Dissociation in Normal Populations

  • William J. Ray


Historically, dissociation was an important clinical and theoretical topic at the beginning of the 1900s. The term psychological dissociation (désagrégations psychologiques) was developed by Pierre Janet (Janet, 1889), and his work has been discussed by a number of sources (see Ellenberger, 1970; Haule, 1986; Quen, 1986; Sjövall, 1967, for historical overviews). Dissociation for Janet was the resultant of stress, with some individuals being seen as more susceptible to dissociation than others. Janet and other nineteenth-century investigators studied unusual cases of psychogenic memory disorder, dramatic changes in personality, discontinuities in consciousness and awareness, and sensorimotor disturbances that were attributed to the basic mechanism of dissociation (Nemiah, 1985, 1991). However, interest increasingly waned throughout subsequent decades. Historically, this decline can be attributed to both a rise of behaviorism in academic circles and the strength of psychoanalysis in clinical practice. Theoretically, the works of Janet, Jung, and others concerning dissociation were largely ignored in favor of Freud’s rival hypothesis of repression (Ellenberger, 1970; Frey-Rohn, 1974; Nemiah, 1985, 1991). However, we have recently seen a shift in perspective. With renewed interest in multiple personality disorder (MPD) (Putnam, 1989; Ross, 1989) and posttraumatic stress disorder (PTSD) in the 1980s, dissociation again has become an important theoretical and clinical consideration.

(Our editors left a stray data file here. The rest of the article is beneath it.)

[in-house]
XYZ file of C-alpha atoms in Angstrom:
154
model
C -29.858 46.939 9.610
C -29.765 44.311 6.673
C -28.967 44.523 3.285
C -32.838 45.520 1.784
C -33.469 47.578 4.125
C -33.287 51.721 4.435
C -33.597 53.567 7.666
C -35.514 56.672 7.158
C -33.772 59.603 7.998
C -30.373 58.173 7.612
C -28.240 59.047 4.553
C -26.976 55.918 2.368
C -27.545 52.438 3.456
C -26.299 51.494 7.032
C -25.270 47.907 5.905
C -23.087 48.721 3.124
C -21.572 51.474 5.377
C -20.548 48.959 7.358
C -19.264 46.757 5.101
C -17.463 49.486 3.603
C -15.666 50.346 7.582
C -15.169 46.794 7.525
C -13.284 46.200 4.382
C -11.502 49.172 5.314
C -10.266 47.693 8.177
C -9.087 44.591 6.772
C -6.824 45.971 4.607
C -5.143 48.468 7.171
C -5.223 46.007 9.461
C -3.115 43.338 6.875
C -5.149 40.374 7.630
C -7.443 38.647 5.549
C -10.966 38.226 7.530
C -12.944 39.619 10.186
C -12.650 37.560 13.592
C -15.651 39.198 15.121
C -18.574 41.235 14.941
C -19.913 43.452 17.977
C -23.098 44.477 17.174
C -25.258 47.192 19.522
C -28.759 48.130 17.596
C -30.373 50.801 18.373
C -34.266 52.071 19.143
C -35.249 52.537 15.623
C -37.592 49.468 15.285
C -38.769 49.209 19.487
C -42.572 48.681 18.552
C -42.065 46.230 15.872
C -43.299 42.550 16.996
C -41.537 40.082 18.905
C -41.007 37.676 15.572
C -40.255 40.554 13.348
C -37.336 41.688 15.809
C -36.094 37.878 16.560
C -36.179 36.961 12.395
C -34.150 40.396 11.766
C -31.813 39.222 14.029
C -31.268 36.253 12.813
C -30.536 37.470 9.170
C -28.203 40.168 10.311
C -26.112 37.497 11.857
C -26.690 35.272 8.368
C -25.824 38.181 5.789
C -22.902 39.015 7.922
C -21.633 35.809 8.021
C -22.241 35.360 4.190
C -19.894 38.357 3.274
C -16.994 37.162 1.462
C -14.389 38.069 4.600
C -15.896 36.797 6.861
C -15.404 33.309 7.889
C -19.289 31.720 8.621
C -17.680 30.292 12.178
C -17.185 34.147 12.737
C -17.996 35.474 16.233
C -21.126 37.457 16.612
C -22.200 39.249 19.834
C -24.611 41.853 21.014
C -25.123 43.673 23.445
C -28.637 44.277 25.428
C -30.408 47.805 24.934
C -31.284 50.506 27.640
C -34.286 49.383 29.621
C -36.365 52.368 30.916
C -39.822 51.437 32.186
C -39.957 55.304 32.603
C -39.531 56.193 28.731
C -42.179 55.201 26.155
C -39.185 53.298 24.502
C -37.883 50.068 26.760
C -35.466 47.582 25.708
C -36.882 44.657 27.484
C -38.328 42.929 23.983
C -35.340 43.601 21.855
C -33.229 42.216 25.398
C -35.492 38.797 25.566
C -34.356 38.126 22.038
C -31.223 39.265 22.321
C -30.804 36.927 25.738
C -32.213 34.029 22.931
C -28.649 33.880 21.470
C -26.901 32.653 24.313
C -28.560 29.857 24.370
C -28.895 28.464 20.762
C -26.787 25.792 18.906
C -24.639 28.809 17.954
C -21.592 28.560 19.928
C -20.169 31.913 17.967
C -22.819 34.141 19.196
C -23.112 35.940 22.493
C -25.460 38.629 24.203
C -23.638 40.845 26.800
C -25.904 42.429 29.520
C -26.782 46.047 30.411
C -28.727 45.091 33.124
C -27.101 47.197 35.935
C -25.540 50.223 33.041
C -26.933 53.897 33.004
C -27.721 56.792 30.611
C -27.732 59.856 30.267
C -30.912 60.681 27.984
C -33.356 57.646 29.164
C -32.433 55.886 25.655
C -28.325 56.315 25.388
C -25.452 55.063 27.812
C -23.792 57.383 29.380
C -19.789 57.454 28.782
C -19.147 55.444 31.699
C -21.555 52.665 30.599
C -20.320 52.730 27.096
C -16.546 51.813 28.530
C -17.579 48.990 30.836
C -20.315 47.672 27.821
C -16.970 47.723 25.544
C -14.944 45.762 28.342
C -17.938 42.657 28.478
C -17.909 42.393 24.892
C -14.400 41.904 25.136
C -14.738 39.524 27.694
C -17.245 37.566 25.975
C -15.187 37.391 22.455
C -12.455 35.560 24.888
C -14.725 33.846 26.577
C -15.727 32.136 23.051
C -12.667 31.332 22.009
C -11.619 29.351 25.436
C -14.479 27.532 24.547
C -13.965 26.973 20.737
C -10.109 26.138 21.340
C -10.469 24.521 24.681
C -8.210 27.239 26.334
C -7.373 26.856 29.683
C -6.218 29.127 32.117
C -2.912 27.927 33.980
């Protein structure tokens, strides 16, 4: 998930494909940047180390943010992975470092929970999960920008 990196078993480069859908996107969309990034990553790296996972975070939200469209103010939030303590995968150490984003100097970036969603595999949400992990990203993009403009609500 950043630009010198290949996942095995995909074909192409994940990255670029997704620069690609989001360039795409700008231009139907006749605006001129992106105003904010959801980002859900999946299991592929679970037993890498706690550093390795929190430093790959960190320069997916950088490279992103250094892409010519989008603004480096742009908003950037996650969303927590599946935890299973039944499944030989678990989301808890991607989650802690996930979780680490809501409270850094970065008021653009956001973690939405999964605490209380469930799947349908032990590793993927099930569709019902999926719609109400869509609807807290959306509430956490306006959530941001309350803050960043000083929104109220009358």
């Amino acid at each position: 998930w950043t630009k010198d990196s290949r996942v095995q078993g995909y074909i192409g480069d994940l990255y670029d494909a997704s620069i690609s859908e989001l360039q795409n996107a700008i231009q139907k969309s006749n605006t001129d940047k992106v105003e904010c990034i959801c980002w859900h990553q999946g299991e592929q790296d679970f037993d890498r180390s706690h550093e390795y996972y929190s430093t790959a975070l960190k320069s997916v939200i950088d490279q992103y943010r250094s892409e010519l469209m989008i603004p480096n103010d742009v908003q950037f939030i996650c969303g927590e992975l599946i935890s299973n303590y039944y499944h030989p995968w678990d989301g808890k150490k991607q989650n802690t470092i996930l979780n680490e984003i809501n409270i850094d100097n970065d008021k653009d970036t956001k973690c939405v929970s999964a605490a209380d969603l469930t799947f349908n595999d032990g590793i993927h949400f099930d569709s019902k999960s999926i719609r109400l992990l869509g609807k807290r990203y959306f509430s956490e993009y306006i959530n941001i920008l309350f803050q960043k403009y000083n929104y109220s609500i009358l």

Dissociative Process Dissociative Experience Dissociative Symptom Dissociative Experience Scale Dissociative Identity Disorder 
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Copyright information

© Springer Science+Business Media New York 1996

Authors and Affiliations

  • William J. Ray
    • 1
  1. 1.Department of PsychologyPennsylvania State UniversityUniversity ParkUSA

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